While Pope Benedict XVI's speech at the Yad Vashem Holocaust Memorial Museum drew the ire of the Holocaust memorial's chairman Rabbi Yisrael Meir Lau, the head of the Consortium of Holocaust Survivors' Organizations in Israel said the criticism directed at the pontiff was exaggerated.
"(The pope) is not the president of a Zionist organization, so why should we have any complaints towards him?" Noah Frug said Monday night.
"He came here to bring the Church and Judaism closer together, and we should consider his visit positive and important," Frug said.
However, other Holocaust survivors were less accepting of the pope's rhetoric. "He was looking for a way to avoid addressing the Holocaust," survivor Shmuel Rainish said. "It is difficult to boycott the leader of billions, but I would expect him at the very least to apologize for the wartime pope's (Pius XII) silence during the Holocaust."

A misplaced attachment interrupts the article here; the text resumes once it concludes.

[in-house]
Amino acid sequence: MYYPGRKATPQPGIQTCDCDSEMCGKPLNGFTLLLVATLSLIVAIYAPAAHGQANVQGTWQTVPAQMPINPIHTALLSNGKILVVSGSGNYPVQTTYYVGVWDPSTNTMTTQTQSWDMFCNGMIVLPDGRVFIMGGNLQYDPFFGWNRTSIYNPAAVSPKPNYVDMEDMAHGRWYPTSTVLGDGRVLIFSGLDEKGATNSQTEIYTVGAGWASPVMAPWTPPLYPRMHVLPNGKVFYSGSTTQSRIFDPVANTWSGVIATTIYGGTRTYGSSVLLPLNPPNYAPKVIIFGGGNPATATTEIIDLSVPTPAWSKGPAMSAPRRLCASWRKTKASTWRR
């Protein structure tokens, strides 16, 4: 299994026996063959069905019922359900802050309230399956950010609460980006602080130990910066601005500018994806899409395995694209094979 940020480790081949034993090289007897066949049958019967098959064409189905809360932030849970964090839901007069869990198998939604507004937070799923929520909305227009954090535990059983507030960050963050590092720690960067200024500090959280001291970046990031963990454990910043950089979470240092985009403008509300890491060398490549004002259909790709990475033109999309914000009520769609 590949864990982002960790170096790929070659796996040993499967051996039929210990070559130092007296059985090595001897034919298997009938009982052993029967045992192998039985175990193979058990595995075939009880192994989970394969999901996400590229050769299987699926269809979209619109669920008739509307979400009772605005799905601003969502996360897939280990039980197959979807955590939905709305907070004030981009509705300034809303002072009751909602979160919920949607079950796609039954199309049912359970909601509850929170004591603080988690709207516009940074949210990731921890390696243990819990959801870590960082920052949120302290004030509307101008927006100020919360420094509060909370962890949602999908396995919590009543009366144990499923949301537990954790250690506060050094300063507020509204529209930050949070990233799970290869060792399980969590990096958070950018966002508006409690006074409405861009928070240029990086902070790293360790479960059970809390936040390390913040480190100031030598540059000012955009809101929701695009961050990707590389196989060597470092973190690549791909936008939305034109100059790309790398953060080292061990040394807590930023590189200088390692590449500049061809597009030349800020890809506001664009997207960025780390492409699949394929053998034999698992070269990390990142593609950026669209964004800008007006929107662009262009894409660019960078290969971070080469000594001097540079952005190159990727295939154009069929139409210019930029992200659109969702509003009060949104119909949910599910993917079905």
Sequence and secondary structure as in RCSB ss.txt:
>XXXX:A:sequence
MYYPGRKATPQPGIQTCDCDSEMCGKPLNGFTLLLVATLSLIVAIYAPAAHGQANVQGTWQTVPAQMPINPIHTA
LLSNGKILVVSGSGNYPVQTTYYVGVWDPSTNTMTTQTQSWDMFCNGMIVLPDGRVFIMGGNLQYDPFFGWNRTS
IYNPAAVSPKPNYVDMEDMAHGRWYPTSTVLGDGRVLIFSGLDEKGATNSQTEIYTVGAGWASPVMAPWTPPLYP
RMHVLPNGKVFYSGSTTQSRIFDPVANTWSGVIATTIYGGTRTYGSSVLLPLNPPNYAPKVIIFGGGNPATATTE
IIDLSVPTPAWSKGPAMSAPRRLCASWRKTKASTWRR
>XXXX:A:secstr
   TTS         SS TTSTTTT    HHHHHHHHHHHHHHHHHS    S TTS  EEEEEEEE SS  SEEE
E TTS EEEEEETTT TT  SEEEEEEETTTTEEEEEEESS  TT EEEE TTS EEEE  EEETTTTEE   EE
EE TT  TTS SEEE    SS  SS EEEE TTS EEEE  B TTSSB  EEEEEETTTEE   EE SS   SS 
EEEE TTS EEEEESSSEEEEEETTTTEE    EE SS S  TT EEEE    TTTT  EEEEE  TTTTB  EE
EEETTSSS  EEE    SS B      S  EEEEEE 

Zeev Factor of the Foundation for the Benefit of Holocaust Victims in Israel said, "As a native of the county that carried out (the Holocaust), I would expect the pope to declare that anti-Semitism is a sin; as a religious man he is supposed to condemn the phenomenon.
"In any case it is good that he arrived (in Israel); this way we know what people have learned and what they've forgotten," he said.
Rabbi Lau criticized the pope's speech as being "devoid of any compassion, any regret, any pain over the horrible tragedy of the six million victims. Even the word 'six' was not included."